On August 14, 1814, a fleet of British warships departed from the naval base at Bermuda. Its original site was the city of Baltimore, which was then the third largest city in the United States. Baltimore was also the home port of armed American ships which raided British shipping. The British referred to Baltimore as a "nest of pirates."
One British commander, Rear Admiral George Cockburn also had another target in mind, the city of Washington.
Canadians also wanted revenge for actions committed by the United States armies in 1813. After the Battle of York in April, American soldiers torched the Parliament and other government buildings of Upper Canada. In December, they burned the town of Newark to the ground. Sir George Prevost, Commander in Chief of the British forces in Canada, petitioned the British government for help.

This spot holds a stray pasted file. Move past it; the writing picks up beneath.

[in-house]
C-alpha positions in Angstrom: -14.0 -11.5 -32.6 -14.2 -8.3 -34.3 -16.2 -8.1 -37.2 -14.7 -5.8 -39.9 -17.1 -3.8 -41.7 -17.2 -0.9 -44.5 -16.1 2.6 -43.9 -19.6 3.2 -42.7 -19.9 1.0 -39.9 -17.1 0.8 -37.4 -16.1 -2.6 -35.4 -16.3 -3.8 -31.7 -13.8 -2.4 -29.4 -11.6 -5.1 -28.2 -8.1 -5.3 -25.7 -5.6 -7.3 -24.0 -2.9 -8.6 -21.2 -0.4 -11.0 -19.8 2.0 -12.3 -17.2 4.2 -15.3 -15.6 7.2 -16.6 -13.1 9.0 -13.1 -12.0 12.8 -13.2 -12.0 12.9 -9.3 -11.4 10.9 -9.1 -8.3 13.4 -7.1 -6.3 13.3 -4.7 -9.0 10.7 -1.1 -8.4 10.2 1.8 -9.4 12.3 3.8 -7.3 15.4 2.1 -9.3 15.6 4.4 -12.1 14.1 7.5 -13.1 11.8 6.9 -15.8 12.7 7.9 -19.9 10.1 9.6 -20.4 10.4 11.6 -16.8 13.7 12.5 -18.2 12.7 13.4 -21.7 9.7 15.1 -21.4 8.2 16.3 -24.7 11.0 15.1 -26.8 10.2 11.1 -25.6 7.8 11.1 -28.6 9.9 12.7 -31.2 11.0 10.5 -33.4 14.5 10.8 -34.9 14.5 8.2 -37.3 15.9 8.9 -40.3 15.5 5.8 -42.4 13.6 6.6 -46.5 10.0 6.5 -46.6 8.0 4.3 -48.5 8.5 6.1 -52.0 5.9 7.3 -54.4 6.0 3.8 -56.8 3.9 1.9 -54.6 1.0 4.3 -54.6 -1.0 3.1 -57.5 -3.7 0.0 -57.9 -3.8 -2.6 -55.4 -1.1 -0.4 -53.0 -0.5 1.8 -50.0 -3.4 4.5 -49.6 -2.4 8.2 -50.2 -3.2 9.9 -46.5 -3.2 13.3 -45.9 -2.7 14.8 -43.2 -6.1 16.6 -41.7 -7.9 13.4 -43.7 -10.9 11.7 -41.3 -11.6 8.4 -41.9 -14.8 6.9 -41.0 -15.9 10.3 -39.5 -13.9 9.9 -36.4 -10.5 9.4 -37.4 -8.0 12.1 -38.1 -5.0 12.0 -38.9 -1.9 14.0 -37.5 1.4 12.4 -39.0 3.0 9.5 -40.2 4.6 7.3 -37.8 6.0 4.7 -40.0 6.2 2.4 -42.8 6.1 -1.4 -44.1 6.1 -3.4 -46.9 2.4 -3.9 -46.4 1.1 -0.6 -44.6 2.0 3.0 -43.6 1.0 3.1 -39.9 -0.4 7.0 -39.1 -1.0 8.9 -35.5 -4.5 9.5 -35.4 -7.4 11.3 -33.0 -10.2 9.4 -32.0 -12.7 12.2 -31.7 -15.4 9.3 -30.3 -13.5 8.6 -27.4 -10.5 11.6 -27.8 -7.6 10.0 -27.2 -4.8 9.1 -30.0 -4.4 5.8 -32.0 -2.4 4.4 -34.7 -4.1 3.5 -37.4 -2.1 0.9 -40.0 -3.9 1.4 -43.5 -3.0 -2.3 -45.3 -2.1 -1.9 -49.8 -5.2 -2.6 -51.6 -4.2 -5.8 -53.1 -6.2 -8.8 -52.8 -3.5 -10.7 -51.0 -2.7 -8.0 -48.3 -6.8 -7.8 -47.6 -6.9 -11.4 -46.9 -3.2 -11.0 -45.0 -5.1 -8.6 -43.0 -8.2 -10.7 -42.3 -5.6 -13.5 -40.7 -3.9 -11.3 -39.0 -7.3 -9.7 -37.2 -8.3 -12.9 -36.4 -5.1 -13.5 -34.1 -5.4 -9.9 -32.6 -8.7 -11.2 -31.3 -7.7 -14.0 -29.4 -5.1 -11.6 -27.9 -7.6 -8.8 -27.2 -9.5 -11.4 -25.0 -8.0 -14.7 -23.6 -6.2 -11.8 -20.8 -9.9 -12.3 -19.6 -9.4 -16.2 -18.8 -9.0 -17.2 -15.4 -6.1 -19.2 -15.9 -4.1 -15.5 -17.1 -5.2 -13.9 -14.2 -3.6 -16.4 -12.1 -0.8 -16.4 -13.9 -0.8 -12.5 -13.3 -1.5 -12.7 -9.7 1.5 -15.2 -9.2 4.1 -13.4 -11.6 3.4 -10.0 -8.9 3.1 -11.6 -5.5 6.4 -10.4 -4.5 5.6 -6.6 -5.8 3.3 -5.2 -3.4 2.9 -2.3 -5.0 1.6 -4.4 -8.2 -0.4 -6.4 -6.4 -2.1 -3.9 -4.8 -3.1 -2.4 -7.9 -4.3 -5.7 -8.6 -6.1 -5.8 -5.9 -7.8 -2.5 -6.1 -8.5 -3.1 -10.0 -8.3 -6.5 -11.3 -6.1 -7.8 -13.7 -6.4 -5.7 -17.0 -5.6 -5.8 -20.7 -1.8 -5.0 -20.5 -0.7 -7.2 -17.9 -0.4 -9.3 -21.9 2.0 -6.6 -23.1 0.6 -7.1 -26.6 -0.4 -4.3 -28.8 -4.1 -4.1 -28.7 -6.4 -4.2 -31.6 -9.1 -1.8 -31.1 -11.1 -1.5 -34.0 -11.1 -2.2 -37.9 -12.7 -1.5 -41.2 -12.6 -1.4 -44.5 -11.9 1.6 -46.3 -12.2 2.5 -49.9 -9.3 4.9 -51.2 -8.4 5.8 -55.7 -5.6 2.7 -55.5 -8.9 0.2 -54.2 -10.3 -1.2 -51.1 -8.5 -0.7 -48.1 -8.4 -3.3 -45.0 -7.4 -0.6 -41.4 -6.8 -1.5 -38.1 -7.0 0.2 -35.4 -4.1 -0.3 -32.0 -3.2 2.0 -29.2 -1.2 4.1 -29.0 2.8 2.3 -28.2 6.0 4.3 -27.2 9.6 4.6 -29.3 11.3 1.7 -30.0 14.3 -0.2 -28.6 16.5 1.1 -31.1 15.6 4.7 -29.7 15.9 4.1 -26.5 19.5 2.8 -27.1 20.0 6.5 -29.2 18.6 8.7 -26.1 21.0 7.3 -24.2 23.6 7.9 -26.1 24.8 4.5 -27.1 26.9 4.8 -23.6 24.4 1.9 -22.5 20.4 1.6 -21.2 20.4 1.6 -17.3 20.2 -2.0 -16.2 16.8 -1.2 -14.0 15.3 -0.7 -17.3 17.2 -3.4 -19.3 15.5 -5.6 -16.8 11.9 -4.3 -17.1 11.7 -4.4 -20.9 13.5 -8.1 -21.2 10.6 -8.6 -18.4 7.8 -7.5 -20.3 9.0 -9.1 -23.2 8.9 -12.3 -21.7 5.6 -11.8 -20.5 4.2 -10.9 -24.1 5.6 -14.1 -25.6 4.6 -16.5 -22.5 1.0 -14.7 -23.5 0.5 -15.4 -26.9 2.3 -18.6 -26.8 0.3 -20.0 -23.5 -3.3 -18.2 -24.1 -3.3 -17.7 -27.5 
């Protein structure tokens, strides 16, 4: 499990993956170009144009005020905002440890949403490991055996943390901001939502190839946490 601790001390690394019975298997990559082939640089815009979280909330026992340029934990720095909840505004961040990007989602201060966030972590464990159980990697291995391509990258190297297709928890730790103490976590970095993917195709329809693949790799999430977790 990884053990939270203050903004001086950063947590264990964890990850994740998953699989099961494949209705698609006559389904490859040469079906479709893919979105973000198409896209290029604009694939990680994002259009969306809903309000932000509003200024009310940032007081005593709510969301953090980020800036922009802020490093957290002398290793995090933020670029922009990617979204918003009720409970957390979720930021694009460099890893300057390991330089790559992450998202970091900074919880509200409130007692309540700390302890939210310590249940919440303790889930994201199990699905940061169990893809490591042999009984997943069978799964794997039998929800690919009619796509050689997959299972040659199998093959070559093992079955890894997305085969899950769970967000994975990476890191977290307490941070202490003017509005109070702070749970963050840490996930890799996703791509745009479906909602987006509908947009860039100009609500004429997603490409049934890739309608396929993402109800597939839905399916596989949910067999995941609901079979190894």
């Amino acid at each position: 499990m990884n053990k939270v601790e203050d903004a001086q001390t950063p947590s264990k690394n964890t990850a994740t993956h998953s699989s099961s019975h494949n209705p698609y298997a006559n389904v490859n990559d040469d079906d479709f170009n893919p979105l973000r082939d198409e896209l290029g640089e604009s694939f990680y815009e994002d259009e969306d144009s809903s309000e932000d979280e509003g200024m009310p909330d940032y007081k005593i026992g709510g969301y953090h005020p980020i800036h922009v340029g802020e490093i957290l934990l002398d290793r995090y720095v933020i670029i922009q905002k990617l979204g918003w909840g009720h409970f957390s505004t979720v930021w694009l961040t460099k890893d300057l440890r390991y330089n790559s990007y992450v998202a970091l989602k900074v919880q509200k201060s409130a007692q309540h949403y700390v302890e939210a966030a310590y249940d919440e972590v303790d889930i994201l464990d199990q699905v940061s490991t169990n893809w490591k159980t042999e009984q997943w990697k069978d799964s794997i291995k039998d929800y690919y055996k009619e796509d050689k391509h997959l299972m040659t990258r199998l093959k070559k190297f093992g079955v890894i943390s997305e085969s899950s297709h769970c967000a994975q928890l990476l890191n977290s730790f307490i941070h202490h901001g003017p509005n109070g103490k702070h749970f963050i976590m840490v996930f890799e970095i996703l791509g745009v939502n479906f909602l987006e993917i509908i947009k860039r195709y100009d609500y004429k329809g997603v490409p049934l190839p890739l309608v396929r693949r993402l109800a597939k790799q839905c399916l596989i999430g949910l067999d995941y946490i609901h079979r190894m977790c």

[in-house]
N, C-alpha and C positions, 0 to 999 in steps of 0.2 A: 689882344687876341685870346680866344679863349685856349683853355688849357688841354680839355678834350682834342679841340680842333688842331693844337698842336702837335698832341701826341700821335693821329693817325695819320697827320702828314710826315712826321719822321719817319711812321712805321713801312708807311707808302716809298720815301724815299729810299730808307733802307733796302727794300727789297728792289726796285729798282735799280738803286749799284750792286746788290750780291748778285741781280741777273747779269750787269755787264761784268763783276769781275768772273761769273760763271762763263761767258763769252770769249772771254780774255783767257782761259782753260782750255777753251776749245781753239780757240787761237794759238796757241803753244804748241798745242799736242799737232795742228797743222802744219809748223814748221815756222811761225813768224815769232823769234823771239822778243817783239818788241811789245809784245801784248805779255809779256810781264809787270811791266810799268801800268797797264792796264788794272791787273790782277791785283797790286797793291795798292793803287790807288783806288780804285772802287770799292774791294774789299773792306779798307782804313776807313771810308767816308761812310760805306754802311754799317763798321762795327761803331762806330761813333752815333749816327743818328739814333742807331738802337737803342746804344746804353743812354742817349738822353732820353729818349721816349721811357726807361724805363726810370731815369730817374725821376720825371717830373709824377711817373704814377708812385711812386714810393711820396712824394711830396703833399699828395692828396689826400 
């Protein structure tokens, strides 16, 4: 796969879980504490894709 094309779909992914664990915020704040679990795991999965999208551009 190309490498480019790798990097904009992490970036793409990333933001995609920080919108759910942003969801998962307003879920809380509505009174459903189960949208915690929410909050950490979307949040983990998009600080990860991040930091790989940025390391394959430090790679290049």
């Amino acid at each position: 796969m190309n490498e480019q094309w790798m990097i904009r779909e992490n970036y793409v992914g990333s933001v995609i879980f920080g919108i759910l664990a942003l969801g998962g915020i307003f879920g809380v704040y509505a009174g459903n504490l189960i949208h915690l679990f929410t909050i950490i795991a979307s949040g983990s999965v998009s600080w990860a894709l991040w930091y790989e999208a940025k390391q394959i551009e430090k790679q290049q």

When the British invasion force landed at Benedict, Maryland on August 20, they were less than 50 miles from Washington. As the enemy approached the town over the next three days, all the people of the town left, even President James Madison.
Those people who stayed behind managed to save important Capitol documents, including Congressional and Senate papers, the original Declaration of Independence and the Constitution. The First Lady told the White House staff to save the famous portrait of George Washington by Gilbert Stuart. Dolly Madison was one of the last people to leave Washington before the British arrived.
At 8 o’clock on August 24, Major General Robert Ross, with 4000 soldiers entered the undefended town of Washington D.C. to retaliate for burning the Parliament in York (now Toronto). They entered the Capitol building and staged a mock legislation and vote to burn it down.
At 10:30 the troops move to the White House. When they got there, they found a table set for about 40 people. They sat and feasted on the food. They even toasted to “Jimmy’s health.” They also went